Public opinion and the final stretch of the Goldman case
by Eduardo de Oliveira
20 April 2009
BrazilcomZ – O Globo.com

The Goldman case starts to come to an end – and the conclusion may be dramatic. A Senator (and former President) published a note in which he called the biological father a “playboy” and “Godless”, and only opportune quotes – among the 17-page interview Sean gave to psychologists – leaked to the press.

What is the ulterior motive? Would it be an attempt to ‘cushion’ the impact that a decision for Sean to remain in Brazil would be to public opinion?

You [reader] must have already noticed that this case still touches readers all over Brazil. Have you noticed the vast majority of comments published in Brazilian newspapers
are in favor of Sean’s return to the US?
“I believe it’s up to him (Sean) to choose his own happiness, his destiny and his country. Judges aside, the human tragedy of this child is greated than the dispute, in which money
replaced the tenderness made impossible by the passing of his mother,” wrote Jose Sarney in a note published at Folha de Sao Paulo.

There’s not a word from Sarney about complying with international laws. In one swing, the Honorable President of the Senate threw the Hague Convention in the trash and handed an
8-year-old boy the decision that not even a whole country (Brazil) was able to make – all this while embelishing the case with allusions to the Candelaria massacre and world literature.

Pay attention, Sarney, all Brazil needs is legislators brave enough to comply with international treaties they sign. Because, as ‘psychoanalyst Mario Corso said, the key element is not “the best deal” for Sean but what is right.

“I have heard arguments that the boy is okay where he is, so let’s leave everything as is. For this line of thought, it doesn’t matter whether this is right or wrong before international law, or even if they agree it’s wrong, concludes that would be more important to know whether the boy is being loved. Or yet, whether the stepfather would be better than the father, with him the’d have a better future. As if life were guided by the best deal.”

When Sean said “I’d rather live here,”, his words reflected exactly the complexity that the [Hague] Convention wishes to avoid. In other words, Brazil has not defended the minor’s best interests when it failed to return him to the US within 6 weeks. Now, regardless of the decision of the 16th Federal Court, Sean will have something to lose.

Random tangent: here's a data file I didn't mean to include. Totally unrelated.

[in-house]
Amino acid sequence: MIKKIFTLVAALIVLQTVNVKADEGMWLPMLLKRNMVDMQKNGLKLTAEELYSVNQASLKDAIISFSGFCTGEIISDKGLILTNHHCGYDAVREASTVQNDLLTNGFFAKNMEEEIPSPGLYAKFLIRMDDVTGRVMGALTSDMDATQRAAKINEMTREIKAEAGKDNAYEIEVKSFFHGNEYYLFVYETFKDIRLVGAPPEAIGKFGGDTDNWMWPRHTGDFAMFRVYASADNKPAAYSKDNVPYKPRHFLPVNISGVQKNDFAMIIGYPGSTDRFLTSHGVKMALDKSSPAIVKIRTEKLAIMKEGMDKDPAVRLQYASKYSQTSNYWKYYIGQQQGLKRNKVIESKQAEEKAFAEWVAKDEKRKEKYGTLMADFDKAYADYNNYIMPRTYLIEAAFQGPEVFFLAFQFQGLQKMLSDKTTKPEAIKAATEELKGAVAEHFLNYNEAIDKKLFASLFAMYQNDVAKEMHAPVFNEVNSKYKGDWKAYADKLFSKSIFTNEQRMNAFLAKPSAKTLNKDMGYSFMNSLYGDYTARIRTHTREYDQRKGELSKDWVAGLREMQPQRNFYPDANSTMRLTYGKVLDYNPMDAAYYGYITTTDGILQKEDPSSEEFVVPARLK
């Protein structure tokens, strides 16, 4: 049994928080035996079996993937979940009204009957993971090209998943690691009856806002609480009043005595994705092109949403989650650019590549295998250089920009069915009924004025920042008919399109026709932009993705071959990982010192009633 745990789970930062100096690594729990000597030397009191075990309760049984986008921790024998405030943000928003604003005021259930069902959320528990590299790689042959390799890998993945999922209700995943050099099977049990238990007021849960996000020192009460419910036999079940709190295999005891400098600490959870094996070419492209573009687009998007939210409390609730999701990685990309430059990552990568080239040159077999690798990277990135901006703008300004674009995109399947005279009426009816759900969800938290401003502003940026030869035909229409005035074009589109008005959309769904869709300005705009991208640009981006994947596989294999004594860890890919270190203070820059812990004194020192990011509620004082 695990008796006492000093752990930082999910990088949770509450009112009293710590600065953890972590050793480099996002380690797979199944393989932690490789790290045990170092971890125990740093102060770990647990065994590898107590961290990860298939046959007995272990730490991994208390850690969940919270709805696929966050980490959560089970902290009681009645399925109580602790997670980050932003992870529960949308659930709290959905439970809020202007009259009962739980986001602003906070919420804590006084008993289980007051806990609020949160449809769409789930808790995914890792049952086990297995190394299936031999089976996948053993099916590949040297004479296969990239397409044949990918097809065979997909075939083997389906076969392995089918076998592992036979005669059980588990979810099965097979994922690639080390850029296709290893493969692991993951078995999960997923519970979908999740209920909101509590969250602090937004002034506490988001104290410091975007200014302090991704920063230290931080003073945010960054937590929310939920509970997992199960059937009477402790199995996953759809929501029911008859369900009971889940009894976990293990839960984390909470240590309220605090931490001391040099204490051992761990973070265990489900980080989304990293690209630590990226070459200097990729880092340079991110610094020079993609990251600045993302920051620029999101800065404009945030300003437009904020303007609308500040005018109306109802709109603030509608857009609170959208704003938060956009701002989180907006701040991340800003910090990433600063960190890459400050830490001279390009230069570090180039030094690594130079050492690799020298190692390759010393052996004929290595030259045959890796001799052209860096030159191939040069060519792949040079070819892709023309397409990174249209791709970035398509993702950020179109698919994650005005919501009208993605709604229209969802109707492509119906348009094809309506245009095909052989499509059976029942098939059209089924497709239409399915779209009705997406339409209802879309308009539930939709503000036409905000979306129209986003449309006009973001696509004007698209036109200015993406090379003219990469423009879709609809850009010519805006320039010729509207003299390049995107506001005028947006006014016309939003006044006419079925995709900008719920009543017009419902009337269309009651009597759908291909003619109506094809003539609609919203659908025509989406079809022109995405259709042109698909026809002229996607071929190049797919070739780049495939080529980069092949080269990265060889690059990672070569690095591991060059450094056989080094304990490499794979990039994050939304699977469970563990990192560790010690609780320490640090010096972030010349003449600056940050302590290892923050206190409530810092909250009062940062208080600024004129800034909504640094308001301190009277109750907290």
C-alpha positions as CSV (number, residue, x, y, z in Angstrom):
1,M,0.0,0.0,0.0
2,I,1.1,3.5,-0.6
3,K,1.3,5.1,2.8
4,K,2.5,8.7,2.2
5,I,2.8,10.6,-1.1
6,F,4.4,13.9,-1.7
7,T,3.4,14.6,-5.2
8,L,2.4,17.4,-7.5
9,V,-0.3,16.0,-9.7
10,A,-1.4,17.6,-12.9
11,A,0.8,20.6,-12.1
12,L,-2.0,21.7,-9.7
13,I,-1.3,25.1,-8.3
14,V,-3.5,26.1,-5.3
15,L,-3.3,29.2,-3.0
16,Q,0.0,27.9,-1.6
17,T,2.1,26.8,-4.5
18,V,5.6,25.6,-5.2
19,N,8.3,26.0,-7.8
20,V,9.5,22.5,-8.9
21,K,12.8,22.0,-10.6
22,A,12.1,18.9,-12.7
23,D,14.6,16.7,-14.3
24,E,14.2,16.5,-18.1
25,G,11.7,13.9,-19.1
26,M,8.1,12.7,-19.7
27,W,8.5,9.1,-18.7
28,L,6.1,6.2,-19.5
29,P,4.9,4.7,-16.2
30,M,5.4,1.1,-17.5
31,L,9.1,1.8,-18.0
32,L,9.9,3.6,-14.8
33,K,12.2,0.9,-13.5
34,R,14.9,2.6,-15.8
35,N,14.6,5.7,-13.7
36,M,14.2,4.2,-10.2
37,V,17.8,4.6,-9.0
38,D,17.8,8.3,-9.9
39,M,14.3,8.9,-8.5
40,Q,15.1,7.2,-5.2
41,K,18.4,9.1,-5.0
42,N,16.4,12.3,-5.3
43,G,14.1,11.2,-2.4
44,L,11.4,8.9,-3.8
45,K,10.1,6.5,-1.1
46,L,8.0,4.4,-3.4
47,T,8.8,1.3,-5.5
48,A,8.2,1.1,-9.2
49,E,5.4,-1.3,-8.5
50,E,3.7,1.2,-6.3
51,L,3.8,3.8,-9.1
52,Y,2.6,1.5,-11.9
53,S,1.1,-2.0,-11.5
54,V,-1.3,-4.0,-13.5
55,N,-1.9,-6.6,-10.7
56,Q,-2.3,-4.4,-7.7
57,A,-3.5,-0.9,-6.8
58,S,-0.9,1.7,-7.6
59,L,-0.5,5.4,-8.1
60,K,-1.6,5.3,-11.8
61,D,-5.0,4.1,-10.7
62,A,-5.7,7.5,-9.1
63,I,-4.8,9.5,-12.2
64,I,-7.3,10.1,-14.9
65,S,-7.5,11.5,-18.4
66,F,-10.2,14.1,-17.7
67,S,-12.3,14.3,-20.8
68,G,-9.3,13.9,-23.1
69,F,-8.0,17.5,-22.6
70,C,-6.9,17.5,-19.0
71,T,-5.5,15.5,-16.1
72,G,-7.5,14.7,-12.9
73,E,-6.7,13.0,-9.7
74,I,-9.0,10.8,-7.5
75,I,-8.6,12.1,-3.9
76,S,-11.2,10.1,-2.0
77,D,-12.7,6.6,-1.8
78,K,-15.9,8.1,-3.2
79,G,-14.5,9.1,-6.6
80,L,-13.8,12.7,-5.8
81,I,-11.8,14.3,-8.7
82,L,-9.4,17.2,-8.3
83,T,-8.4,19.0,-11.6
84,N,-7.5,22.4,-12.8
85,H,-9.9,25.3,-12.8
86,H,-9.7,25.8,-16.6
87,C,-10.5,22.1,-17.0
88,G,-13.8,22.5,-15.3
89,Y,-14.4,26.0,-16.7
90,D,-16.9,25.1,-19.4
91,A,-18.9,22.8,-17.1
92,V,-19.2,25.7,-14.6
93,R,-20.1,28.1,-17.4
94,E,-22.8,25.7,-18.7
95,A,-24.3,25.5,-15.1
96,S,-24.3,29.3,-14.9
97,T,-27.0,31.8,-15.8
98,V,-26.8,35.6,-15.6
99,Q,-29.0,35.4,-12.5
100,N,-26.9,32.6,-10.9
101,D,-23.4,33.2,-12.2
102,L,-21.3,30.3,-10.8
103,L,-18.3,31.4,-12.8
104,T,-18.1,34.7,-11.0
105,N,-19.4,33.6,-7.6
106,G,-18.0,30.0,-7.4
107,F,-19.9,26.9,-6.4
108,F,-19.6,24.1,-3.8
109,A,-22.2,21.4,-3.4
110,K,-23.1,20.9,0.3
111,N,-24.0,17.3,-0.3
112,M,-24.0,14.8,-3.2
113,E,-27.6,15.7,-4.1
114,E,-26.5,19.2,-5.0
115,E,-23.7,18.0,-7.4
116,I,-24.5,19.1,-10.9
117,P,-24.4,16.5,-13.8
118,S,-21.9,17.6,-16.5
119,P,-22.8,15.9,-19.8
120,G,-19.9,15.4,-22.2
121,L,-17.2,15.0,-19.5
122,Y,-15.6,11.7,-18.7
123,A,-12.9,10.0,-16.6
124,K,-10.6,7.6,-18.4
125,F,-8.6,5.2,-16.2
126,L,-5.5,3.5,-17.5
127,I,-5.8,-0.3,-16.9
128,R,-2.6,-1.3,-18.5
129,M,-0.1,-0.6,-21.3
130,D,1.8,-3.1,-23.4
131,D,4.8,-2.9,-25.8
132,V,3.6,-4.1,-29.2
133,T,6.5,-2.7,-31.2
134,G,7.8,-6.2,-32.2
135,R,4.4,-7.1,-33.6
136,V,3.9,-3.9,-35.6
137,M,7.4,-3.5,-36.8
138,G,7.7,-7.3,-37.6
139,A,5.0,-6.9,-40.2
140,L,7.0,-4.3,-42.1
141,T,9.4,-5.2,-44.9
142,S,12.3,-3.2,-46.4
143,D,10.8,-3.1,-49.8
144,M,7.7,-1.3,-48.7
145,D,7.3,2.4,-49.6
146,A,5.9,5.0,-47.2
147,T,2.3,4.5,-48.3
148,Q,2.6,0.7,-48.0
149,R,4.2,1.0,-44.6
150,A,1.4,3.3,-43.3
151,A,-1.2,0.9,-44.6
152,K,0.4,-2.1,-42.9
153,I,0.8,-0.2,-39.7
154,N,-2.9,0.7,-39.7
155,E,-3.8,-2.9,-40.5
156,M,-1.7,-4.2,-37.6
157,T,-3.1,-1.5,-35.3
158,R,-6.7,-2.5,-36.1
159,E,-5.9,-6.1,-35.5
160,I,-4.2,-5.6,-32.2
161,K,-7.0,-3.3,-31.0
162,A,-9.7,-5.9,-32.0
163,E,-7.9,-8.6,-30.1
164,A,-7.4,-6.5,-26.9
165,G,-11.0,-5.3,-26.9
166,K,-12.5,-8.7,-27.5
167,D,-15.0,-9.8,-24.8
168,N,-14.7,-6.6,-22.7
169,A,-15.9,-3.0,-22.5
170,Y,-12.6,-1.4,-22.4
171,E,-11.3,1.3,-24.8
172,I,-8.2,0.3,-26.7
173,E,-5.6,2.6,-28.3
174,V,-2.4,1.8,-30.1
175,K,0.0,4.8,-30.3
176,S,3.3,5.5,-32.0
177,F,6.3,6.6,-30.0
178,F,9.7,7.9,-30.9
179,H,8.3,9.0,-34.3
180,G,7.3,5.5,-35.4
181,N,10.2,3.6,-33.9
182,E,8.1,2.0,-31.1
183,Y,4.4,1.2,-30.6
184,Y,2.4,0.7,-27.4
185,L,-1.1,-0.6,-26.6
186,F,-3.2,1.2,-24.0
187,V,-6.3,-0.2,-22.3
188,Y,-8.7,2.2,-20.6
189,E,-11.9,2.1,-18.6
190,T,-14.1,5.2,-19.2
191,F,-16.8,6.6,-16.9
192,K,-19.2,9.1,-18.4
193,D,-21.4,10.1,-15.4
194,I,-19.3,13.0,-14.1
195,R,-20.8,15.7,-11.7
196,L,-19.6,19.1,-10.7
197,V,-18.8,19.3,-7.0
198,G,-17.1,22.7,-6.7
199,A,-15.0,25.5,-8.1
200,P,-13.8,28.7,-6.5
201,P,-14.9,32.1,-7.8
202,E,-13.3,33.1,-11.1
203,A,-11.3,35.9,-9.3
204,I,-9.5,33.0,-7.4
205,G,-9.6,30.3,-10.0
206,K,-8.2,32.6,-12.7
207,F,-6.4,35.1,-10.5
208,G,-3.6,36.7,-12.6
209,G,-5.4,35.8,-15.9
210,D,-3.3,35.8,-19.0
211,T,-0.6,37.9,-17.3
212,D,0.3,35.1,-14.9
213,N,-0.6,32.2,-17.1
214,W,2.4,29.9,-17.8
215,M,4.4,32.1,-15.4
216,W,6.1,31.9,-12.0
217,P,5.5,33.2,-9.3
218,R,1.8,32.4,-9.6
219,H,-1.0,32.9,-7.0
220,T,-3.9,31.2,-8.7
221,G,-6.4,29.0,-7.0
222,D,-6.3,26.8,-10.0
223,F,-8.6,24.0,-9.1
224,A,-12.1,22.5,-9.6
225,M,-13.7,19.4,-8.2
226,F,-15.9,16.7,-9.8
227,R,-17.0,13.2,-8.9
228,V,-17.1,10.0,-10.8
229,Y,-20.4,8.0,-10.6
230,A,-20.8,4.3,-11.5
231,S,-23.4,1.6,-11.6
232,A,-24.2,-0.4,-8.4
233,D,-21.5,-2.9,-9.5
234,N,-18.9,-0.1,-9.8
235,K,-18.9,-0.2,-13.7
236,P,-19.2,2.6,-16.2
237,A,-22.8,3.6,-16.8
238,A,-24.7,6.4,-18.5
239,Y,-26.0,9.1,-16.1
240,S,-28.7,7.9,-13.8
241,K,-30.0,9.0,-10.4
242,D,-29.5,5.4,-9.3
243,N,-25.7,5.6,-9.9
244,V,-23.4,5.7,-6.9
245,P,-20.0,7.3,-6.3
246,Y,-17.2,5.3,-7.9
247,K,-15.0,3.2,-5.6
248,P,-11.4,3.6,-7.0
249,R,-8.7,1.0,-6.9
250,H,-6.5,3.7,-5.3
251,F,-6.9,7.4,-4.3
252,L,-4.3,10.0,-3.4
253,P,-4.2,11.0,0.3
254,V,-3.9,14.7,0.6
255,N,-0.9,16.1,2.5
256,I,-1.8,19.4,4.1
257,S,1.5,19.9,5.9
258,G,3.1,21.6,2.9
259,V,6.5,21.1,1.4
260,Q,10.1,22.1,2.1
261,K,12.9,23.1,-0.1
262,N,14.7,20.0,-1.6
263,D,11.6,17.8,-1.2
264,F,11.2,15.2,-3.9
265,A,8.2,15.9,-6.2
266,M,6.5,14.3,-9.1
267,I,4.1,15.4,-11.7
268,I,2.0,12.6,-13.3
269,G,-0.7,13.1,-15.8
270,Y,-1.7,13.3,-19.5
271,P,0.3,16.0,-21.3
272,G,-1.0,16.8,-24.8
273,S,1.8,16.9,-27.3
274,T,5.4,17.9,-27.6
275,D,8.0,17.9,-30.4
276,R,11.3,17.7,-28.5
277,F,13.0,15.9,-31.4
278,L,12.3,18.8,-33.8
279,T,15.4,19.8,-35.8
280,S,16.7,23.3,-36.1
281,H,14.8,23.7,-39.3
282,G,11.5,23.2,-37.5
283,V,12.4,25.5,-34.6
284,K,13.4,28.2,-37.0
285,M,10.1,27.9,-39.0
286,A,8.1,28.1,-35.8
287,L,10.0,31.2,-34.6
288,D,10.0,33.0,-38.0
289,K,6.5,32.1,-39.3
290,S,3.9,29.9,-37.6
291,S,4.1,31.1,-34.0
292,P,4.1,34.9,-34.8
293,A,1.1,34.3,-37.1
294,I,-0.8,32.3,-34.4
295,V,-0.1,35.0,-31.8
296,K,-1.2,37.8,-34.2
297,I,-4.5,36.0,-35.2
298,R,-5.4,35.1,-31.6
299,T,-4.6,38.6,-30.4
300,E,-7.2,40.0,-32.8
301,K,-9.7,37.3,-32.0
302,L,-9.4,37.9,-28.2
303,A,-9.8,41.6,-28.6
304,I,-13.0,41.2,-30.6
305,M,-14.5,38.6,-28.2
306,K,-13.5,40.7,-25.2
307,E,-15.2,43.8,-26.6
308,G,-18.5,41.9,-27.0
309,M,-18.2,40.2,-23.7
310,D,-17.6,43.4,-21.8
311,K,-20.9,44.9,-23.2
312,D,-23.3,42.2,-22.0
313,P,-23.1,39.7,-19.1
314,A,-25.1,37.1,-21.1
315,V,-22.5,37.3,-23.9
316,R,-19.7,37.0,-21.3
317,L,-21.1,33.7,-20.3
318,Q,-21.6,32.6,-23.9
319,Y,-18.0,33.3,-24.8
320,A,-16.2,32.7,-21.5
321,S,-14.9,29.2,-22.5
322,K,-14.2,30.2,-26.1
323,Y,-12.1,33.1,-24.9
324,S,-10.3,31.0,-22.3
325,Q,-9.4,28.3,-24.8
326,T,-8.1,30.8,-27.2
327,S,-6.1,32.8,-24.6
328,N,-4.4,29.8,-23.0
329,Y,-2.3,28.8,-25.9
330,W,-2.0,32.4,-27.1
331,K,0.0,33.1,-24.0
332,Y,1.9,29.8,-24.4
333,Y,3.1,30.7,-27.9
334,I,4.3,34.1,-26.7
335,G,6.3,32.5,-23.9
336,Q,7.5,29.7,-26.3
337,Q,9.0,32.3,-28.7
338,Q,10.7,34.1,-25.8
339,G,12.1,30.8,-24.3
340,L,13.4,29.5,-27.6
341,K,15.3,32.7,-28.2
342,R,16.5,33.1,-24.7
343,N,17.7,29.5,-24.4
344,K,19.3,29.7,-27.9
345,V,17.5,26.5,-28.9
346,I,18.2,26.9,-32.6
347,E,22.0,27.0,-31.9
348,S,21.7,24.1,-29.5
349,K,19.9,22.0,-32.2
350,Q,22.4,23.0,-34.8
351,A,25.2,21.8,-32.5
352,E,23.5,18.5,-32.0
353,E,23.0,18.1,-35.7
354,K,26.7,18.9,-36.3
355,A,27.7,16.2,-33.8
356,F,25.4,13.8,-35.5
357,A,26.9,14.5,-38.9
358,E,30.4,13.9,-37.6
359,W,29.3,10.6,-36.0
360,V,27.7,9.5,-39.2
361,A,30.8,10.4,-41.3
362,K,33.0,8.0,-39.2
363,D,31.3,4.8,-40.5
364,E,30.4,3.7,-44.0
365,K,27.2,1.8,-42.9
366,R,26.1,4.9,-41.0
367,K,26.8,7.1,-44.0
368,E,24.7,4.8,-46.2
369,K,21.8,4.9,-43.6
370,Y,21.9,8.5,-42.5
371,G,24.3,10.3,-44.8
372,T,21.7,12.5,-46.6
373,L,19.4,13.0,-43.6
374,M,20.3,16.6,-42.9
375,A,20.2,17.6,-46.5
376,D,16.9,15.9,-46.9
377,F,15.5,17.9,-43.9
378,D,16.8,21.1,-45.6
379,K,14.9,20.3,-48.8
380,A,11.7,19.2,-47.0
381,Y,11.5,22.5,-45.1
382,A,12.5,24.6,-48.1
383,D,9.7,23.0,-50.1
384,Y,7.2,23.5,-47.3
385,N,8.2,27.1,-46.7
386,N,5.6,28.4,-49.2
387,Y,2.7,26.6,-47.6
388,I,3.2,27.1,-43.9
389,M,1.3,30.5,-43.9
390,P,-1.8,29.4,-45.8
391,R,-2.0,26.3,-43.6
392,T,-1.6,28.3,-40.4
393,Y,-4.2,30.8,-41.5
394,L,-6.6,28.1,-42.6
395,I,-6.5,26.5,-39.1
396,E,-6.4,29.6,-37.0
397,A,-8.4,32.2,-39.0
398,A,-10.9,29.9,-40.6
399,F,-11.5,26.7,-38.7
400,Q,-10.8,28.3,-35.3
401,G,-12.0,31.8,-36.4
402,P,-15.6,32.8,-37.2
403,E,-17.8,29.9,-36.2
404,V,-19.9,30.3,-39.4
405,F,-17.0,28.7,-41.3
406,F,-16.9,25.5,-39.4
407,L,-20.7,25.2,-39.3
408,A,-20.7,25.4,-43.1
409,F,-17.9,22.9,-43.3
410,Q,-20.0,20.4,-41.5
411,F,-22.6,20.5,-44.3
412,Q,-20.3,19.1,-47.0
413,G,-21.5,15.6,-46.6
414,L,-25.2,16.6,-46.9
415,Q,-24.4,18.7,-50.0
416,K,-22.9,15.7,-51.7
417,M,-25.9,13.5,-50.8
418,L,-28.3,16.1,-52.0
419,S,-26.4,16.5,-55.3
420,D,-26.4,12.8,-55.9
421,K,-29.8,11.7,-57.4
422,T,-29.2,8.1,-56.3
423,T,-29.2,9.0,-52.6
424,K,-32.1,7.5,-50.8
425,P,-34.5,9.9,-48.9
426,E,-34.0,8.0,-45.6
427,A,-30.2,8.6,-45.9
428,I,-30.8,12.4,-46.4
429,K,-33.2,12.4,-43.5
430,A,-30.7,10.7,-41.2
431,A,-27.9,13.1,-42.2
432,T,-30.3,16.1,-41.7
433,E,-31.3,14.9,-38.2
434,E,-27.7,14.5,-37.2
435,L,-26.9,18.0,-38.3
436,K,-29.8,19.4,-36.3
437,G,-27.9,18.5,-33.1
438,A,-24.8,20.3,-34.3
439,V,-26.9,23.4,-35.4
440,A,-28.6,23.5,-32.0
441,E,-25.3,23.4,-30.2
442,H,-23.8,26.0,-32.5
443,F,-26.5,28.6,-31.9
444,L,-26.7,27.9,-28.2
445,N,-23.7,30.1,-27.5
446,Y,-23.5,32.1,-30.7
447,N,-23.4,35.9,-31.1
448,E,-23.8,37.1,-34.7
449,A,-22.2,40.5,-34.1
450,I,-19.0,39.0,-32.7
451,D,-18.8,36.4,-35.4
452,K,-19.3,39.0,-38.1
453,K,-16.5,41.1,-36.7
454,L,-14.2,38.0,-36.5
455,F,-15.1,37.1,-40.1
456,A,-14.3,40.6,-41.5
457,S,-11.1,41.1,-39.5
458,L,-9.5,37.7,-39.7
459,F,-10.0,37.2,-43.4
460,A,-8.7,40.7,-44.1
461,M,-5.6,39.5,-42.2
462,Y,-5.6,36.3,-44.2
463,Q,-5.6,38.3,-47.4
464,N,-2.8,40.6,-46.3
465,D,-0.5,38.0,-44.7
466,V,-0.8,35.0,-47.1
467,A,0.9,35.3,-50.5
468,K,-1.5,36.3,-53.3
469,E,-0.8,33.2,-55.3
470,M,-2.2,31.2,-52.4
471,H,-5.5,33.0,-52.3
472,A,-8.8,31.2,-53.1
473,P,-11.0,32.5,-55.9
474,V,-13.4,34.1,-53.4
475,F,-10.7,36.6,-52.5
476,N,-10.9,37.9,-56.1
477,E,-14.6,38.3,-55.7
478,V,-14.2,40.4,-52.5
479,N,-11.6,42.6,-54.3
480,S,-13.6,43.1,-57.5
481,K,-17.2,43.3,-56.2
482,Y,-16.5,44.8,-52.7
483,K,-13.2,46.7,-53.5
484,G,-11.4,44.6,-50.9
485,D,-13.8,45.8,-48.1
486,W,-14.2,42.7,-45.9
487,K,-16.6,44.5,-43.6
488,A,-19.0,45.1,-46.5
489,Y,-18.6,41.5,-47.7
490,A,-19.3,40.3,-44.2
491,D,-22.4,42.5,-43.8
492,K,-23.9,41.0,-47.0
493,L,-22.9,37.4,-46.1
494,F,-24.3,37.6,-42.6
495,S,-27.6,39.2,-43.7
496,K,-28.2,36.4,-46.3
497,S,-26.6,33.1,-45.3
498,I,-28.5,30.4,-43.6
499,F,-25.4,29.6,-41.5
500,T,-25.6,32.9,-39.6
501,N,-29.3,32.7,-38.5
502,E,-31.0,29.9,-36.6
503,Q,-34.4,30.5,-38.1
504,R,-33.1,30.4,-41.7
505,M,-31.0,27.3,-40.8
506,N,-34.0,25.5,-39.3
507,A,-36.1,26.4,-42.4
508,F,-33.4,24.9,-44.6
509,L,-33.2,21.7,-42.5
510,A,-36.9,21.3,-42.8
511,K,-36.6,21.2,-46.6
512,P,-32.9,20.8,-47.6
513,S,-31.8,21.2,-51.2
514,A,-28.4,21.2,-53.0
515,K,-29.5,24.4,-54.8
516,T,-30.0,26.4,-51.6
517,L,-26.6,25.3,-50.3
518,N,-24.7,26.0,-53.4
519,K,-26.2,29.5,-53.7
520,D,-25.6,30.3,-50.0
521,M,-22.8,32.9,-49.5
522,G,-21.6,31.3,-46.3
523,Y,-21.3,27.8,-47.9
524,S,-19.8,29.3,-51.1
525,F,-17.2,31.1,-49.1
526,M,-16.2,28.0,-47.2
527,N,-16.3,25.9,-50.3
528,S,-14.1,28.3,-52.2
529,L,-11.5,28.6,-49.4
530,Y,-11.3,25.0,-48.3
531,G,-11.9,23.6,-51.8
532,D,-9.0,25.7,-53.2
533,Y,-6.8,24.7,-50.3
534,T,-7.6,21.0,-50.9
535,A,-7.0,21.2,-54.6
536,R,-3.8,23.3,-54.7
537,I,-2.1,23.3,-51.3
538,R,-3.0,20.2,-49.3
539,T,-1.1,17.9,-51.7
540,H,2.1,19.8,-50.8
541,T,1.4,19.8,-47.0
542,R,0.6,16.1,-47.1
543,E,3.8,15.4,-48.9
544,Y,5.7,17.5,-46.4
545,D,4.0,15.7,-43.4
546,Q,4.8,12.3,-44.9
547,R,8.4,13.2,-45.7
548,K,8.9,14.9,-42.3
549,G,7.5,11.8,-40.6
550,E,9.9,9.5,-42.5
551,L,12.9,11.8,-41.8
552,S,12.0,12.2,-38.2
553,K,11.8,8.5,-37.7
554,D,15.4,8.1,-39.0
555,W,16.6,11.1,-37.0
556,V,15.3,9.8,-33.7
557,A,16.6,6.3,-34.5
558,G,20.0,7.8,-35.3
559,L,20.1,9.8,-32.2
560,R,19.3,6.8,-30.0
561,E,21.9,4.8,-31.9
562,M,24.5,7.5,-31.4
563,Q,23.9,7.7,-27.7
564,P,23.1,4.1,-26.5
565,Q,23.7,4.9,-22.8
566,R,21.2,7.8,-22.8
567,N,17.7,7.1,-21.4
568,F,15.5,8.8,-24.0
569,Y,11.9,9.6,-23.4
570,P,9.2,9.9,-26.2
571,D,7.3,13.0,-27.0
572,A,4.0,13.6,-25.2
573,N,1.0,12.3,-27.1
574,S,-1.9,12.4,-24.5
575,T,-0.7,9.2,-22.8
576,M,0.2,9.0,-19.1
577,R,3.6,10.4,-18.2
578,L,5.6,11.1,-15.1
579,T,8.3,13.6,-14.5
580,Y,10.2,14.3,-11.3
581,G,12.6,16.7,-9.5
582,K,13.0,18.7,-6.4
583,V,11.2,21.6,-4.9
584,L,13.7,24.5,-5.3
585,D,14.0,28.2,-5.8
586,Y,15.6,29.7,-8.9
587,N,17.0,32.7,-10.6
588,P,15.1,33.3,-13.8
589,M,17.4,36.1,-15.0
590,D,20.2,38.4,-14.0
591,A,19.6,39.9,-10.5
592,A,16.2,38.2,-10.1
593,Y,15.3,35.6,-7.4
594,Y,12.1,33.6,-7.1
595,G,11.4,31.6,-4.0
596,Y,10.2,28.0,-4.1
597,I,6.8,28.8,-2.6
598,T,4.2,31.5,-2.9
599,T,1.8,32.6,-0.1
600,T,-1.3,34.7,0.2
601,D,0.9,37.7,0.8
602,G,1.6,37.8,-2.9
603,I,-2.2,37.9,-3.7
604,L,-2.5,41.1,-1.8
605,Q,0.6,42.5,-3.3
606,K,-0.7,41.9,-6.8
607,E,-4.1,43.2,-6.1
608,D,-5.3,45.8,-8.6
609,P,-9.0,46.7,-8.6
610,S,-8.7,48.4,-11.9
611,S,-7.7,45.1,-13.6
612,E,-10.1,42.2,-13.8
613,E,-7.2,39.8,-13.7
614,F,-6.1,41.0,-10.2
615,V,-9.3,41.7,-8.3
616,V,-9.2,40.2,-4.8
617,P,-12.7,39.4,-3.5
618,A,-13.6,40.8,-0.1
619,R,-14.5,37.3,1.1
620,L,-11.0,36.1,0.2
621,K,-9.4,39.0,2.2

“Eliminating a father is greater than forcing a choice, it’s to deny the role of a father, which is to include the child in the laws and rules of life, that usually overlap affection. Here Sean’s socio-affective family fails,” wrote Corso in the culture section of the Zero Hora newspaper.

Nobody is saying that the mistakes made by the Brazilian family were on purpose. It’s even possible they were committed by love. But many of these family members’ actions collide
with a natural right of a father. In a recent conversation with David Goldman, I told him: “one thing is certain, you can be sure Sean is being well taken care of in Brazil.” He said “Is it really, Eduardo? He can be surrounded of all material possesions, but how is his his psychological side?”

Even Sean’s psychological side the Brazilian Justice is trying to evaluate. But why does Brazil insist in ignoring that there is an appropriate forum for this case to be discussed?
In this case, the public opinion has been stronger than predicted. It doesn’t matter what Senators, Representatives, attorneys or former presidents are saying, this case deserves a
conclusion that takes into consideration not only what’s best for Sean but what’s best for Brazil. Because the world is watching.

Don’t listen to just what I have to say. But think about this: how many international articles have you read that defend Sean’s permanence in Brazil?

Original in Portuguese: http://oglobo.globo.com/blogs/brasilcomz/..goldman.asp

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